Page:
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Test drive: 2005 Chevrolet Cobalt SS Supercharged

Chevrolet performance for the younger generation

About.com Rating 4 Star Rating

By Colin Hefferon

Picture of 2005 Chevrolet Cobalt SS

There's no mistaking the Cobalt SS for anything else.

Colin Hefferon
Ah, to be in my 20s again. That's the target market for the new Chevrolet Cobalt SS coupe, the hot-rod version of the Cavalier's long-overdue replacement. With a strong supercharged engine and a 5-speed gearbox borrowed from the Saab 9-5, the Cobalt SS is the car that Chevy hopes will make young folks like me...er, like you forget both yesterday's Camaro Z28 and today's Dodge SRT-4. MSRP: $21,995; Warranty: base 3/36,000; powertrain 5/60,000.

First Glance

It's obvious the Cobalt SS has taken more than a quick dip in the gene pool of its predecessor, the Cavalier. The family resemblance is there and that's not necessarily a bad thing because the Cavalier was a good looking automobile in its day. But the Cavalier's face had been lifted so many times the signature bowtie looked like a G-string. Although the Cobalt SS doesn’t break any new design ground, it's nonetheless a good-looking, though thoroughly conventionally-styled, automobile.

My test car was an arresting “rallye yellow” with a big wing on the trunk lid. While the wing probably looks cool as hell to anyone under 25, I found it a pain in the butt as it severely interfered with my rearward vision.

Completing the boy racer look (the SS targets males ages 18-25) are relatively restrained body color extensions, which come standard on the SS.

It also comes with 215/45R European-sourced performance tires and 18" alloy wheels. They look great and perform even better.

The trunk is enormous - 13.9 cubic feet - but the opening is quite small. With the high lift-over, not many objects much bigger than 14" TVs will fit inside. What's needed is a Euro-style hatch where the rear window and the trunk lid lift together.

In the Driver's Seat

Picture of 2005 Chevrolet Cobalt SS

The Cobalt's smartly designed dash.

Colin Hefferon
Built in Lordstown, OH, the Cobalt represents a quantum leap forward from the ancient Cavalier both in terms of engineering sophistication and build quality. I thought the interior fittings and trim were first rate. While it's still too early to tell if they will have the durability of a Civic or a Corolla, the Cobalt seens as if it will give those cars a run for their money.

There's a whole bunch of sporty-looking titanium-faced sports gauges on the well-thought-out dash. The pressure gauge for the Eaton supercharger (which I'll talk about in a moment) is tucked up in the left corner of the dash where the driver can keep an eye on it.

The Cobalt SS comes only as a 2-door, which shouldn't be a problem for the target market. If the front seat occupants scrunch up a bit, there's ample room in the back for two limber bods. Both front seats have multiple adjustment but no power controls.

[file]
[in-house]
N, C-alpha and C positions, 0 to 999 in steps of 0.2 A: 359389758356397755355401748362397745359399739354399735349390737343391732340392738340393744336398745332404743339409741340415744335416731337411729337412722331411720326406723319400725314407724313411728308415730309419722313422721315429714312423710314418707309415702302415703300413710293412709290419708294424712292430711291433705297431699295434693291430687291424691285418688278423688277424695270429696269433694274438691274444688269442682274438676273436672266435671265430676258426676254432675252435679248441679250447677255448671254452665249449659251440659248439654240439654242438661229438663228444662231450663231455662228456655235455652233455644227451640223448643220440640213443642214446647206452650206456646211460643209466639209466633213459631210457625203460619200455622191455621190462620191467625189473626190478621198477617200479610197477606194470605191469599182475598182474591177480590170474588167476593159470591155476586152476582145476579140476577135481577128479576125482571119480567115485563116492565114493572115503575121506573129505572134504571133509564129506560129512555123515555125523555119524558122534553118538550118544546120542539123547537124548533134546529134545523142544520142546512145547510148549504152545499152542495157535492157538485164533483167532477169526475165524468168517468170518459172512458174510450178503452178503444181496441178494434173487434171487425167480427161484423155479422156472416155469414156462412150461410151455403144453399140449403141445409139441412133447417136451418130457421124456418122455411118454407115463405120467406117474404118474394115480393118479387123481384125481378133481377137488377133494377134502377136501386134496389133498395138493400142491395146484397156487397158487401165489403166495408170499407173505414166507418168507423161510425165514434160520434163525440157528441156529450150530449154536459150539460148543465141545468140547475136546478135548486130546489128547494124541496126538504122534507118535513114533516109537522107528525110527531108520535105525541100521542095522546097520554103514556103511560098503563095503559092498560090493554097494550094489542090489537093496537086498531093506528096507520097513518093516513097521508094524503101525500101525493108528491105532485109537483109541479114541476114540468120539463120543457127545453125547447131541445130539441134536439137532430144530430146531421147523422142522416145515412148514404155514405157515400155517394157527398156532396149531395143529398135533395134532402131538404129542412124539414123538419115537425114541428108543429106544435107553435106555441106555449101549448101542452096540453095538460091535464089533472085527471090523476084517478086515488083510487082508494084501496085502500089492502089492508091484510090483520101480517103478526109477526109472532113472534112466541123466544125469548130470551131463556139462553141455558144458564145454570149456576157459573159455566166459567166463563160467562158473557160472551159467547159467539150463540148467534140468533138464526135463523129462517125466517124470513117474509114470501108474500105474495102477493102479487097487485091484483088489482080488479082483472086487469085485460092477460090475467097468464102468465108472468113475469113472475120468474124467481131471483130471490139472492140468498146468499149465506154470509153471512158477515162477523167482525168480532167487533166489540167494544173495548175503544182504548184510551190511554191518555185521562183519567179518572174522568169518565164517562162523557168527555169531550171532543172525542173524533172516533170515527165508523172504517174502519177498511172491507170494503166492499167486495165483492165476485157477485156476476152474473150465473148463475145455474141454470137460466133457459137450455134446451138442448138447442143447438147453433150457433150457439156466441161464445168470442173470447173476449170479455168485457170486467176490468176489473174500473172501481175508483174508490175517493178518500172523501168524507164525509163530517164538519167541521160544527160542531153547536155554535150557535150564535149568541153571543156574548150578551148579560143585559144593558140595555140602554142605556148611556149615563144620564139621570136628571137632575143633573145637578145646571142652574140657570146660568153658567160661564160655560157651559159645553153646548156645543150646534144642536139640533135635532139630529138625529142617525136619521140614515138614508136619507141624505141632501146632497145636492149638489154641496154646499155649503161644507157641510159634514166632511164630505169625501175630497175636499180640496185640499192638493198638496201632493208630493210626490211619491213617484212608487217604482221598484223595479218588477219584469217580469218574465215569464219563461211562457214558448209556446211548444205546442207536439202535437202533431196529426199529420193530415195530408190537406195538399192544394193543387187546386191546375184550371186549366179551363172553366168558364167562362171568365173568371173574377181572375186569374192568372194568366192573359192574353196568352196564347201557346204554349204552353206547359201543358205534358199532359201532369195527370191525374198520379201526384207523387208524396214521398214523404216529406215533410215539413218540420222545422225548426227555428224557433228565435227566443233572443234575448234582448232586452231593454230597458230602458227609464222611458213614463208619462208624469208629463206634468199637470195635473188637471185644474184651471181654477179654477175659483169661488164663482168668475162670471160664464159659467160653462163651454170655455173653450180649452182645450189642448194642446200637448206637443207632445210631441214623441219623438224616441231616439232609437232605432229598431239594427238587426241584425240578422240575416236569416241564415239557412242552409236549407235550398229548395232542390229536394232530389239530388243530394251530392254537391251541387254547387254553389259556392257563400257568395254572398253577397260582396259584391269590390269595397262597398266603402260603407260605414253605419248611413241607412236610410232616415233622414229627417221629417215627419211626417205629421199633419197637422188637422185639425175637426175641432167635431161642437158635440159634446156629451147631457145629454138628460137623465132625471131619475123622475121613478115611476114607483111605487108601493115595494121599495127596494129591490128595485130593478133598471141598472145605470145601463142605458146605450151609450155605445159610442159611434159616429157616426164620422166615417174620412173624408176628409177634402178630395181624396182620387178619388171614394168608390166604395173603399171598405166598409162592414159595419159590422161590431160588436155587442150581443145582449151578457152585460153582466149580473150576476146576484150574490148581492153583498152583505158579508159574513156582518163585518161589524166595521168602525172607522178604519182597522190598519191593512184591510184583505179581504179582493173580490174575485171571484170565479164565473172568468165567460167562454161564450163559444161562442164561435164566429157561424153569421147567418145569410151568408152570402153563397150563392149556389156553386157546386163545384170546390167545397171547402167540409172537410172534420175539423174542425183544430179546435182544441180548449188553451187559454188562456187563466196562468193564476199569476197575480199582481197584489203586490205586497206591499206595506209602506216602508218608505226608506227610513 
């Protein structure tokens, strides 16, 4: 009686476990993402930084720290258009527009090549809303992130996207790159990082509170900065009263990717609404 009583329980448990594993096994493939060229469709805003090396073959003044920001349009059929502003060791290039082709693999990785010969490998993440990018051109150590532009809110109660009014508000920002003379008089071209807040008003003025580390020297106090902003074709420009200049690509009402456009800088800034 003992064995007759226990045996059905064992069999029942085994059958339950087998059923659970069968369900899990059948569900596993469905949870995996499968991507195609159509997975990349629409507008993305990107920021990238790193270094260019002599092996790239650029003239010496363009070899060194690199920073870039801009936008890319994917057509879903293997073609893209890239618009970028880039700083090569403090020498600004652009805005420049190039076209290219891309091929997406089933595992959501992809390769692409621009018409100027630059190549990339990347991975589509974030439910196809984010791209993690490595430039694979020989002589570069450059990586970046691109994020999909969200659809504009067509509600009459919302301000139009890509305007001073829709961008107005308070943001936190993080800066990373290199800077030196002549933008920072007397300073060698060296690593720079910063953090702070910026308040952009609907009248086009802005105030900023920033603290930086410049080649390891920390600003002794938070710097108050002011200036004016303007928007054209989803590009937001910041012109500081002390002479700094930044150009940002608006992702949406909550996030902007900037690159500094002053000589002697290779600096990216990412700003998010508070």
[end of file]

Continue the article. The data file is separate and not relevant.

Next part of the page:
The SS comes standard with a 228W Pioneer CD/MP3 sound system with seven speakers including a 10" sub-woofer. While there's nothing wrong with this system, the sub-woofer doesn't seem to generate the kind of low-end power called for in a car appealing to the SS's targeted demographic. I definitely see an opportunity here for the aftermarket.

On the Road

The Cobalt uses GM's Delta platform, which first appeared on the '03 Saturn Ion (not a very promising genesis for what is actually quite a competent chassis). The 2-liter engine features a supercharger, an engine-driven pump that force-feeds air into the cylinders to boost power. The results: 205 hosepower, 200 lb-ft of torque and terrific performance, without the delay (or lag) typical of turbocharged cars like the Dodge SRT-4. A silky Swedish-built 5-speed manual transmits this power to the ground through the front wheels.

I didn't get a chance to test Chevy's boast of a 145 mph (235km/h) top speed, but I did find the SS mighty quick in the 0-60 mph and 40-80 mph speed ranges. GM claims 0–60mph times in the sub-6 second range and I have no reason to doubt that number. My major complaint had to do with the anemic exhaust note. This thing targets young people, and the young'uns seem to like noise, right? Well, your mom's Odyssey has a meaner exhaust sound than this thing. Come on, Chevy, how much would a couple of echo cans cost?

The Cobalt SS's extra soundproofing, moulded sound pads and triple door seals do a great job of keeping out road noise. Now all we need is a nice raunchy exhaust note to complete the soundtrack.

Journey's End

Picture of 2005 Chevrolet Cobalt SS

Cobalt's slick profile. And that huge wing.

Colin Hefferon
The SS offers great bang for your buck. I loved its terrific all-round performance. It goes like stink, corners like its on rails and the brakes are so strong you'll feel like you've driven into a trough of wet cement (er, not that I know what that feels like).

However, with the standard sport-tuned suspension (including a big front roll bar and stiff springs), the ride on city streets can be harsh.

My major gripe is the incomprehensibly wide turning circle. Don't try to do a quick U-ee on a normal width city street because you'll embarrass yourself and hold up traffic. I've driven five-ton trucks that didn't require much more road to turn on.

Finally, in rain and snow a contemporary traction control system, which transfers power to the front wheel that has grip, is essential for a powerful car like this - but it's not available on the SS. A $1500 "performance package" gets you a limited-slip differential which will help, but a powerful front-drive car really needs a proper traction control system.

Even so, the Cobalt SS is such a terrific car at a fair price that I think it's got to be a contender for bargain-priced performance car of the year. And that sounds good to ears of any age.

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